Branching for features delays integration with mainline. It means that you’re purposefully adding uncertainty about what will happen when the feature is merged back in. In the comments to another post on this subject, Dyaln Smith’s, Amir suggests that the delayed integration problem is a myth. Each feature branch is responsible for merging from mainline, he claims, so in fact integration is happening all the time. That’s not true. Integration is happening between mainline and each feature branch but not between different feature branches.

If features are very small and short lived then branching remains an option. In my mind if the development of a feature is expected to take more than 24 hours then a branch is not the right approach.

Branching to Support Multiple Releases

I think this is a totally legitimate use of branching and a terrible place to use feature flags. The reason here is that the changes to the maintenance branch are always enabled. You would never want to put in a change to maintenance branch which wouldn’t be enabled right away. Source control systems like git are magnificent at merging between code bases. I remember merging between branches in ClearCase and in Subversion. These legacy source control systems were not good at this uses case – it was almost always easier to just manually make the changes in two places. It is really difficult to scale beyond two releases. When I was working with ClearCase we supported about 10 simultaneous releases. It was not fun.

Branching to Shelve Work

Again legitimate. When something more important comes along you may not have time to finish the line on which you’re working so the code base could not compile. Committing this back into mainline would be disastrous (for a pretty benign definition of disaster, I admit). These branches are fine in my mind because they’re really short lived. Remember that: branches should be short lived.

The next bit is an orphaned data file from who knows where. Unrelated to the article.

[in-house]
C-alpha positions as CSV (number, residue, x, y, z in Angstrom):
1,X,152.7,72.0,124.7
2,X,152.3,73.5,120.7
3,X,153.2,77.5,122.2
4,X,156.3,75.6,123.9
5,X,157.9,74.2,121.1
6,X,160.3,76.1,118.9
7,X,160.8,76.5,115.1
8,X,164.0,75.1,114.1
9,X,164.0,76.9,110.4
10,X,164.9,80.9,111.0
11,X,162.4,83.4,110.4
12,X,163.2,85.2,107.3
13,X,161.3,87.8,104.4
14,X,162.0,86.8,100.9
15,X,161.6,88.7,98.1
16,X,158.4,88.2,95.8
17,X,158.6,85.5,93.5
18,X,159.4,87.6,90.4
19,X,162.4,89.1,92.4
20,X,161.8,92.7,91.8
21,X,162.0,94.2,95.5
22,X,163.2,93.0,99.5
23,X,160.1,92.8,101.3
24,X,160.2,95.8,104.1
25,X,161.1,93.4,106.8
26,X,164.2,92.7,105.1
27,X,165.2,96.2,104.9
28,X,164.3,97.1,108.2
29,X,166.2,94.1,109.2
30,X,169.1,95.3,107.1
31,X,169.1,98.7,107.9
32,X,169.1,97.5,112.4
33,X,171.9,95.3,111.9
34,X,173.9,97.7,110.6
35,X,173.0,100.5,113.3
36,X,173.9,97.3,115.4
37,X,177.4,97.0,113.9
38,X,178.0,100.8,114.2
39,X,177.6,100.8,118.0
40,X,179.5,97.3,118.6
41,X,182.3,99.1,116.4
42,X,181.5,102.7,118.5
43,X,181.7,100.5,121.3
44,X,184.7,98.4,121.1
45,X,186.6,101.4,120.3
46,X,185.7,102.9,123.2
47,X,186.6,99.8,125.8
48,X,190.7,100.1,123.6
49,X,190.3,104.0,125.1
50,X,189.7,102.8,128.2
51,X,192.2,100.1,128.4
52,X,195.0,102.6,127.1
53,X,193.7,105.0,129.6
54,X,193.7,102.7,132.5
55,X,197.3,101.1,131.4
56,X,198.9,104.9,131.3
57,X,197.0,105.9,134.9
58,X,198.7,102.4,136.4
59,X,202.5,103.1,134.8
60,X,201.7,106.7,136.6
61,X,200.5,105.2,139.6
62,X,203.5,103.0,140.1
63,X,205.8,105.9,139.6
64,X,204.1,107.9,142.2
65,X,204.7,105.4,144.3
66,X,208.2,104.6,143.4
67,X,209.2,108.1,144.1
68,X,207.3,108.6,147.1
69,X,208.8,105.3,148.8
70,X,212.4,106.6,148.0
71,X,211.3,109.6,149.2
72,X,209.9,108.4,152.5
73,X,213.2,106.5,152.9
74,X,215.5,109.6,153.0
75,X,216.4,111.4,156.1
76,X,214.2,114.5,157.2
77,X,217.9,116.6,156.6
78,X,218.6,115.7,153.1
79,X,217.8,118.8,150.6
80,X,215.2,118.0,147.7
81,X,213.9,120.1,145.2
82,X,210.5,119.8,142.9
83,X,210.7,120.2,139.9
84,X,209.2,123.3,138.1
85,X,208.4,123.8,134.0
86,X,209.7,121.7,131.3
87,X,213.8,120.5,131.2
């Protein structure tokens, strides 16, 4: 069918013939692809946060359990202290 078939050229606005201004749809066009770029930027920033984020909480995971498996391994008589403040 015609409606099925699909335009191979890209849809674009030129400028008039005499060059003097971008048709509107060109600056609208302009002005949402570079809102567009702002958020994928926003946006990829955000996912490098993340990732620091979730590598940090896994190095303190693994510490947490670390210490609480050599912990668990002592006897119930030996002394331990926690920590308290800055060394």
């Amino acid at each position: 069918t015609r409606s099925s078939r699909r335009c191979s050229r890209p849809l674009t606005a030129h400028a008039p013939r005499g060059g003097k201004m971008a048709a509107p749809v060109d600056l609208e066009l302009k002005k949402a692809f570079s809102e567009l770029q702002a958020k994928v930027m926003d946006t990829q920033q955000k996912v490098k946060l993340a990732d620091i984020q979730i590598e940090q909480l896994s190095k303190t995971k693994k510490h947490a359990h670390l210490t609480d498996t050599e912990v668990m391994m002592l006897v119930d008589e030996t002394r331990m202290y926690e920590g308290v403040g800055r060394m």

Quality Branches

I don’t really think these differ much from feature branches. It is just a mechanism for promoting code between environments. Feature flags are a better choice here as they give better granularity for promotion and avoid the nightmare that is trying to isolate, at merge time what needs to be promoted. Merging upstream is a difficult problem. I’ve seen it used before in environments which strongly regulate what goes into production. We had terrible issues with merging and breaking upstream code. It was especially problematic as this was many years ago before automated testing had really caught on. We did a lot of “emergency” fixes.

Supporting Multi Environment Development

Yuck. This is a totally illegitimate place to use branching. Different code for different environments should be isolated into different projects in mainline. If you create a branch for each one you’re buying a huge number of branches. Remember when I said I worked at a place where we supported 10 releases? We also supported 31 platforms. 31. Heck we supported 4 different builds on Solaris: x86, x86_64, sparc and sparc64. Then we brought on a new compiler for Solaris which created binaries which were not backwards compatible. That added 3 more platforms, just for Solaris. I cannot even imagine how much time would have been wasted merging between branches if we had a different branch for each. It would have taken 90% of our development cycle just to push stuff to the various branches.

Arguments Against Feature Flags

A common argument I hear is that feature flags need to be toggled in a lot of places. If a change happens in the UI and the back end then that’s at least 2 places you need to put in the flag. This is a reasonable concern. The beauty of feature flags is that once the feature is fully live then the flags can be removed. Centralizing feature flag implementations is also key to implementing feature flags. Testing feature flags should be isolated to a single piece of code. I would also recommend leaning on the compiler a bit for feature flags. Instead of using strings to denote the name of a flag use an enum. In this way it is easy to find all references to the value and quickly jump to the feature flags used in code.

I really like feature flags for the flexibility they offer me for when I deploy features and for whom they are turned on. They’re not good in every situation and, as with all things, you have to think before you use them. There is a very real possibility that feature flags will grow out of control and turn your code into spagetti. These concerns should be addressed the same way you would address any code quality concern: with thought and refactoring.